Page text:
Joy and Laughter Support a Serious Faith

You write convincingly that, in the context of how Jesus would have been understood in his time, the New Testament suggests he displayed a sense of humor, that he did not hide it under a bushel. Can you give an example of that?

Scripture scholars have told me that the humorous elements of some of Jesus's parables and stories are largely lost on us, because we are so far removed from his time and culture. (And therefore may not "get" some of the humor.) One scholar said that he expected that people of the day found some of Jesus's stories "hilarious."

Just look at his image of having a plank of wood in your eye while criticizing someone with a speck of dust in theirs. It's a rather silly image, isn't it? Really over-the-top. I quote one author in the book who said that his four-year-old son once laughed uproariously when he first heard this. Which points to another reason we downplay Jesus's humor. Not only do we not "get" some of the humor; the humor that we do "get" we may have heard too often—like this story—and so have become rather deadened to the joke.

I've always thought of the exchange between Jesus and his mother to be something warmly humorous—Mary, like many of us mothers, seeing something that needs attending to and using the son at her disposal to see to it. Can you expand on how that might be seen in a humorous and yet spiritual way?

As we believe that Jesus was fully human (and divine) and Mary was human, as well as very open and loving people we must assume that they had a sense of humor. Not having a sense of humor would mean that they weren't human! And you can see some traces of this. (Why we don't see more traces is something I cover in the book.)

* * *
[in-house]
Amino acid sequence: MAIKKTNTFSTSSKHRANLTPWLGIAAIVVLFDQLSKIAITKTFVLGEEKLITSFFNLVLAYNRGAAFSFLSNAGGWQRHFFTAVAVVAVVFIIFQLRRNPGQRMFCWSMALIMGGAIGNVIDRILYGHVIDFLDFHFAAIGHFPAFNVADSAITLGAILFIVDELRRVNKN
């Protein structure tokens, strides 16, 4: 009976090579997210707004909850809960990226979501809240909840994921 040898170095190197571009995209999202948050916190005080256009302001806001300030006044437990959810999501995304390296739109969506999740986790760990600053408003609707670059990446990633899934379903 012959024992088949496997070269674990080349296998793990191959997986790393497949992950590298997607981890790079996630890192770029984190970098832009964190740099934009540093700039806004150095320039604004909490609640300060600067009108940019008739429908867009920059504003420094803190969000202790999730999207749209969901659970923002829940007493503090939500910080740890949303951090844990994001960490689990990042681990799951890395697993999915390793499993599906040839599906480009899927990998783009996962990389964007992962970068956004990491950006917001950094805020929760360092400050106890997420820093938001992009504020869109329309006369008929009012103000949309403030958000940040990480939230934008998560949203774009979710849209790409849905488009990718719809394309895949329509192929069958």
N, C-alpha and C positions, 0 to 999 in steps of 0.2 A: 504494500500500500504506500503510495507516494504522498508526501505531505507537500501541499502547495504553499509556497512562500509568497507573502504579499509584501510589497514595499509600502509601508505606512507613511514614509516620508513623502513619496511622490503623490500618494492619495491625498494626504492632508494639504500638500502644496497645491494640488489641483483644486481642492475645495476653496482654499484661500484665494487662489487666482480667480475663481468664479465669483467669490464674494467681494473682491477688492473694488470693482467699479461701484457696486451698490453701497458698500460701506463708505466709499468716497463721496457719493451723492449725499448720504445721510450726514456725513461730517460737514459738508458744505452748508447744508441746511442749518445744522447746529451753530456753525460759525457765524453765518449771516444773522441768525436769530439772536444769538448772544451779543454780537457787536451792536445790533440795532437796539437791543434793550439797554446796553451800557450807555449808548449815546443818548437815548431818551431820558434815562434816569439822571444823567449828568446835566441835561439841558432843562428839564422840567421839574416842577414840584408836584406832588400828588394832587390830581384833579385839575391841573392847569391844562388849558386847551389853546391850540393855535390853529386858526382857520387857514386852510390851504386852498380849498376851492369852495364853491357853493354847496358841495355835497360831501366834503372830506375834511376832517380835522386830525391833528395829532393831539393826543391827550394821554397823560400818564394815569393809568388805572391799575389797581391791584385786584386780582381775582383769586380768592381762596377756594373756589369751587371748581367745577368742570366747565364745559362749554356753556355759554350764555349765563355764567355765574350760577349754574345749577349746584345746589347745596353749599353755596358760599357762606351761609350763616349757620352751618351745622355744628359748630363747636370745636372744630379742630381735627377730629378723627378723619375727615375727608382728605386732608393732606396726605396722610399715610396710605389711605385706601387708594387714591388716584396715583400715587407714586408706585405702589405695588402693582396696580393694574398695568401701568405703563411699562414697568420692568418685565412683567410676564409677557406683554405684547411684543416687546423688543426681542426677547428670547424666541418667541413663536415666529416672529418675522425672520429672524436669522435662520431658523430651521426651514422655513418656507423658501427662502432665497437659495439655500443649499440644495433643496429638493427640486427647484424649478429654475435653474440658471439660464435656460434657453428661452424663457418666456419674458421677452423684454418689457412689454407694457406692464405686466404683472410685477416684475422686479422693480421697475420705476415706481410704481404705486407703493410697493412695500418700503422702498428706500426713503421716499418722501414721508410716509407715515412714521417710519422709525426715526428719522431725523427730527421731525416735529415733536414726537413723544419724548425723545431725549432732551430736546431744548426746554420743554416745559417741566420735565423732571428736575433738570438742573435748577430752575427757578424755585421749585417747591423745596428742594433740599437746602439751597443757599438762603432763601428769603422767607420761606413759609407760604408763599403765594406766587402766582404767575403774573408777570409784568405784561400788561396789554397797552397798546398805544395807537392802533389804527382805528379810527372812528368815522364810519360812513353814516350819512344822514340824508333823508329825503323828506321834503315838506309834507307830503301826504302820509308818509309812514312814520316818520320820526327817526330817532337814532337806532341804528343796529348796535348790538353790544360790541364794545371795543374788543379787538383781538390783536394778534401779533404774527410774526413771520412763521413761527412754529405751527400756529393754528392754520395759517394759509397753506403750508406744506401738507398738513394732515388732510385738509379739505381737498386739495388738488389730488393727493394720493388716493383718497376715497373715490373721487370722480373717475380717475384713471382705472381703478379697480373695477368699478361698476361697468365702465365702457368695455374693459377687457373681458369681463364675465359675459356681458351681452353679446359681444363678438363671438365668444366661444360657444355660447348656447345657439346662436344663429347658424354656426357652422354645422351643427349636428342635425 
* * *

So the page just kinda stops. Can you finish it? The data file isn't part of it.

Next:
For example, there are two ways of reading the story of the Wedding at Cana, where Mary asks Jesus to help the crowd that has run out of wine. Jesus says, "Woman, what business is this of yours?" And Mary says to the steward "Do whatever he tells you." Her comments are usually said in very somber tones. Often it's used as an indication of Mary's desire for us to follow Jesus, which is true of course.

But I once heard a priest once proclaim the reading with Mary as an exasperated mother saying, with a wave of the hand, "Oh, do whatever he tells you!" As in: "Hey, my Son won't listen to me! Maybe you'll have more luck." And the crowd laughed. It opened up for me a new way of seeing Mary: patient, faithful, but also somewhat exasperated with Jesus. She was human after all, and clearly was initially confused by what her son was doing. Remember the time when she and the rest of her family are outside of Jesus's house saying that they think he's gone crazy? So perhaps she was exasperated a bit, at least at first. Her words at Cana may (I wasn't there so I don't know) reveal a little humor.

But overall, they were both human, and so they must have had a sense of humor and surely laughed.

Why might it be heretical to consider Jesus of Nazareth, the messiah, not possessing a sense of humor?